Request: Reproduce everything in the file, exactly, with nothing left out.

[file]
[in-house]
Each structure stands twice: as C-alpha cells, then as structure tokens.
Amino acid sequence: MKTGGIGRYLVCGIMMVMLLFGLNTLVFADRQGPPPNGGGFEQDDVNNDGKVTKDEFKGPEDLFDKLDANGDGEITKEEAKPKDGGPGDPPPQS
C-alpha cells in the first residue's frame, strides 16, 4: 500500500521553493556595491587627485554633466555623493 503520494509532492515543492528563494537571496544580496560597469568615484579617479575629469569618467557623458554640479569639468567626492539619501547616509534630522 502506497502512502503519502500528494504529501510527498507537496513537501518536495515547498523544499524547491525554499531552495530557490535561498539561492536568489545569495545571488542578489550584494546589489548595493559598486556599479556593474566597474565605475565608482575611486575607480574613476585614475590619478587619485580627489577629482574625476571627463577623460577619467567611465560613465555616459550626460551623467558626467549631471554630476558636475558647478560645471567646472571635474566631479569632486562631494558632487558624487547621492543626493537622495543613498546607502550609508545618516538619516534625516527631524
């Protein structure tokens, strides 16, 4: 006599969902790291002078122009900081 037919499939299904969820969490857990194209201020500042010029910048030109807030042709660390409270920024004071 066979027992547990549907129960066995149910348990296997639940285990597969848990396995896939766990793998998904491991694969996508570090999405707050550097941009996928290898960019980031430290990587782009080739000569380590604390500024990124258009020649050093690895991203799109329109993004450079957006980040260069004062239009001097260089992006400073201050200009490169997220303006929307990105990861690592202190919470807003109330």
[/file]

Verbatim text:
[in-house]
Each structure stands twice: as C-alpha cells, then as structure tokens.
Amino acid sequence: MKTGGIGRYLVCGIMMVMLLFGLNTLVFADRQGPPPNGGGFEQDDVNNDGKVTKDEFKGPEDLFDKLDANGDGEITKEEAKPKDGGPGDPPPQS
C-alpha cells in the first residue's frame, strides 16, 4: 500500500521553493556595491587627485554633466555623493 503520494509532492515543492528563494537571496544580496560597469568615484579617479575629469569618467557623458554640479569639468567626492539619501547616509534630522 502506497502512502503519502500528494504529501510527498507537496513537501518536495515547498523544499524547491525554499531552495530557490535561498539561492536568489545569495545571488542578489550584494546589489548595493559598486556599479556593474566597474565605475565608482575611486575607480574613476585614475590619478587619485580627489577629482574625476571627463577623460577619467567611465560613465555616459550626460551623467558626467549631471554630476558636475558647478560645471567646472571635474566631479569632486562631494558632487558624487547621492543626493537622495543613498546607502550609508545618516538619516534625516527631524
């Protein structure tokens, strides 16, 4: 006599969902790291002078122009900081 037919499939299904969820969490857990194209201020500042010029910048030109807030042709660390409270920024004071 066979027992547990549907129960066995149910348990296997639940285990597969848990396995896939766990793998998904491991694969996508570090999405707050550097941009996928290898960019980031430290990587782009080739000569380590604390500024990124258009020649050093690895991203799109329109993004450079957006980040260069004062239009001097260089992006400073201050200009490169997220303006929307990105990861690592202190919470807003109330």